It's hard to miss the Registered Retirement Savings Plan (RRSP) advertisements that spring up at this time of year showing lithe and healthy seniors experiencing the good life. Think a silver-haired couple at the helm of a sailboat living the retirement dream.
Now, the reality. If you're over the age of 65 in Canada, there's a reasonably good chance you'll be sailing that ship alone.
According to 2014 numbers from Statistics Canada's key socioeconomic database, 628,816 men and 1,600,643 women between 65 and 95 were either separated, divorced, widowed or had always been single. (To account for the difference, men are more likely to remarry and women tend to outlive men.)
But there's a number in particular that sticks out for Fred Vettese, chief actuary of Morneau Shepell in Toronto: 788,000. That's how many women between 75 and 95 who were widows as of last year.
"That's a pretty significant number," says Mr. Vettese, co-author of book, The Real Retirement. "How many of them will be disadvantaged or living in poverty because the death of their husbands caused them to lose some of the income they had before?"
That's a fair question, and for a portion of the population, the answer can have a devastating impact on the household bottom line.
Consider a retired couple that rents their home and has no other assets. Now assume the husband draws the maximum government benefits including his Canadian Pension Plan (CPP), Old Age Security (OAS) and Guaranteed Income Supplement (GIS). Mr. Vettese calculates the couple's annual income would be approximately $35,000. That's about $10,000 higher than the poverty line in a large Canadian urban centre like Toronto or Vancouver. Not bad.
But if the husband dies, his OAS money disappears, GIS payments fall and the widow's CPP survivor benefit rings in at only 60 per cent of her husband's total. The widow's annual income? It drops to $19,800.
"She's about a thousand bucks below the low income cutoff (for a single person in a major city). That's about the worst case scenario you can get," he says.
Even those with a written financial plan and extra assets don't always consider how events such as a death of a spouse or divorce will have a financial impact on them. In one recent BMO Wealth Institute study, close to 60 per cent of people polled admitted to be financially unprepared for major life changes including a spouse's death and divorce.
What's more, a 2013 Investors Group survey revealed 62 per cent of grey divorcees – those who divorce at 50 or later – said their after-splitsville investments and savings would no longer be enough to retire on. Eighty per cent planned to delay leaving the work force.
It's possible they ran the numbers and didn't like what they saw. For starters, living single is not as simple as splitting a couple's living expenses in two.
"It would be nice to think that one person needs half of what two need, but if you're running a house, you still have that full expense. It puts more on the single person to come up with more money," says Jennifer Black, a certified financial planner and investment manager for Dedicated Financial Solutions in Mississauga, Ont., and author of Managing Alone.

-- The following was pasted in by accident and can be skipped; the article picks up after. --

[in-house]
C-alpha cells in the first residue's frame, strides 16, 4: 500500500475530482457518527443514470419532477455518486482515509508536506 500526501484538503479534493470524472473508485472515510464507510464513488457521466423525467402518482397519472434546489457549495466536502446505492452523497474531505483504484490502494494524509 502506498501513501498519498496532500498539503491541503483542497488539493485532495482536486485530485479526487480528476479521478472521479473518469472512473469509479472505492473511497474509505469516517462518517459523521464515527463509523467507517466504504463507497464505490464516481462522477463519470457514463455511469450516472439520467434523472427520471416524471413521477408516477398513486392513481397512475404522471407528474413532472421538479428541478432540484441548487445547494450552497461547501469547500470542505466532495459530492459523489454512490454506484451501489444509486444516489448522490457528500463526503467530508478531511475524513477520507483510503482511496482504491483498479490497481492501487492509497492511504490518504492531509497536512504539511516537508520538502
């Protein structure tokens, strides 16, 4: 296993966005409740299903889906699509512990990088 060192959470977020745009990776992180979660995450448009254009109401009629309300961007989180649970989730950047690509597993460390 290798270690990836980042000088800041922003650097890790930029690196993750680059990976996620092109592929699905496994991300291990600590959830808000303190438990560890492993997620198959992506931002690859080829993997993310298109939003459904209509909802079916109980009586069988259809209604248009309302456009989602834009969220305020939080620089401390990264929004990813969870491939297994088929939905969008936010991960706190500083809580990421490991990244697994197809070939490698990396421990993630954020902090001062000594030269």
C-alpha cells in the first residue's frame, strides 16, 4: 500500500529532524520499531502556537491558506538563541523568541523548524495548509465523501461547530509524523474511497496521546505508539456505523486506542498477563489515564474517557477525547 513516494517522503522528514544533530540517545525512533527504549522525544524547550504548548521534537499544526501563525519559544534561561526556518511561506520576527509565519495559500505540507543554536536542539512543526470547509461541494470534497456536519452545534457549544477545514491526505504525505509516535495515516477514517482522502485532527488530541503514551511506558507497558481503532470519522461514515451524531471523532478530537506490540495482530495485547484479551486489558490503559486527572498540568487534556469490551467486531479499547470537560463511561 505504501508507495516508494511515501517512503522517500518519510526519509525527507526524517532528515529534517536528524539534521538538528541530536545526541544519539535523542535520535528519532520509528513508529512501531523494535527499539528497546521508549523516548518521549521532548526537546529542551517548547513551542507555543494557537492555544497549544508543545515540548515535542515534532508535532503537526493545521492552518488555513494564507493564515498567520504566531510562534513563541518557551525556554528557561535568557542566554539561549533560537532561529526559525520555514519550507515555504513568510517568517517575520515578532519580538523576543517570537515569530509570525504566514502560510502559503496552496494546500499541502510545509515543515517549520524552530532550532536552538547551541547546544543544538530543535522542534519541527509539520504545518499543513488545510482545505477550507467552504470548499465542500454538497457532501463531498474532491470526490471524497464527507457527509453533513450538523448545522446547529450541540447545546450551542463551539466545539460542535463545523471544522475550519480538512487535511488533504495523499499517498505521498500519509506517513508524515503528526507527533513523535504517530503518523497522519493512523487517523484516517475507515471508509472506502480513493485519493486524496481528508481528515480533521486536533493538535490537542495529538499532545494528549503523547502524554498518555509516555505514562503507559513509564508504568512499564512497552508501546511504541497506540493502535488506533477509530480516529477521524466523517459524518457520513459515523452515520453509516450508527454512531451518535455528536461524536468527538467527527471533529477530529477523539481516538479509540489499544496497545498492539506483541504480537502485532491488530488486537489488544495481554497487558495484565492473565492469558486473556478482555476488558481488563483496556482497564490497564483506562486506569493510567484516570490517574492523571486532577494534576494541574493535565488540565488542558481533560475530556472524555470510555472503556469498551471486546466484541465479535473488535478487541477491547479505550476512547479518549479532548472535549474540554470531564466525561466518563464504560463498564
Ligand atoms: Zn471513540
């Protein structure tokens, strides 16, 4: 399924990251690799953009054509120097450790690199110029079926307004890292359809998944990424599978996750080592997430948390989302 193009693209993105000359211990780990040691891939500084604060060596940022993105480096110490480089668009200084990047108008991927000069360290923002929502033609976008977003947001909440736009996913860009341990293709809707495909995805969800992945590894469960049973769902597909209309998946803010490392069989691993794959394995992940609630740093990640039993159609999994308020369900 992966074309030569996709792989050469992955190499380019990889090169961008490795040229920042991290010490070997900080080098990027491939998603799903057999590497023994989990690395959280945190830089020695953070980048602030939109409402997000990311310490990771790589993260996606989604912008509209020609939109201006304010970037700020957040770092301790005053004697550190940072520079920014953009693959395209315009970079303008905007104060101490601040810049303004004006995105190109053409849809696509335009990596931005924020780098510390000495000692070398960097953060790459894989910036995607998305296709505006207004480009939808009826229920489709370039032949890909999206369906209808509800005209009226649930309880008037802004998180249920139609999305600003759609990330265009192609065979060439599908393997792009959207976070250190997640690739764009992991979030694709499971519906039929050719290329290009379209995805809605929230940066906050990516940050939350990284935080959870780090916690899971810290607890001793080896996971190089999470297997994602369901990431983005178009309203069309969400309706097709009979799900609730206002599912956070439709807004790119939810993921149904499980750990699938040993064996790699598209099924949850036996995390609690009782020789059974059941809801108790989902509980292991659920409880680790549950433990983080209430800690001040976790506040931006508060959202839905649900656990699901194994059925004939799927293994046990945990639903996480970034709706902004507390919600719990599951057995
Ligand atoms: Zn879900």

Many advisers tell single clients they need about 70 per cent of an average middle-class couple's income to live a middle-class life solo. Single people pay roughly the same as couples for rent, mortgages, property tax, home repairs, vehicles, a phone, cable, vehicles and hydro.
They can't economize and share expenses as couples do, not even on more frivolous things.
Take travel – something that's on many a retirement nice-to-have bucket list. A four-night Royal Caribbean cruise to the Bahamas in a superior ocean view stateroom this April will set a 55-plus couple back $1,195. Yet a single senior traveller pays nearly as much as the two combined: $1,084.
Time to find a roommate and split the cost.
Maybe that's not a bad idea. There are numerous ways to save money as a singleton in their golden years. Living with a friend or family member works for some, although longtime singles might find that loss of freedom disquieting and opt for renting out a basement apartment instead.
But before anybody gets to that point, a good plan, which outlines where retirement income comes from after a divorce or a spouse's death, is vital. So is looking at any company pensions a couple holds, says Tony Maiorino, vice-president and head of RBC Wealth Management Services in Toronto. Most pensions stipulate that the money can roll over to a beneficiary if the employee dies. In exchange, the payout is released as a lower monthly amount.
"That needs to be part of a planning conversation," he says.
Ms. Black says she has seen what happens when couples decide to roll the dice and take the higher payout instead, because they want to travel now or they assume the pension owner will outlive the husband or wife.
"People often say, 'Oh, I'd rather take more money up front.' But what happens to the surviving spouse? All of a sudden they're required to come up with a lot of income that is now lost," she explains.
RRSPs could be the secret weapon for someone entering retirement already single, advises Mr. Vettese. While he estimates that only about 1 per cent of Canadians do it, one way to create more retirement income is to live off RRSP savings between 65 and 70 – and hold off on drawing government benefits until the big 7-0. Do it and the annual CPP payout is 42 per cent higher for life, while the OAS payout is 36 per cent higher, Mr. Vettese says.
It's a good solution for single retirees since they don't have to worry about providing for spouses after they die.
"It's a solid source of income," he says of this little-used plan. "Even if you live until you're 104, you'll keep on getting your money."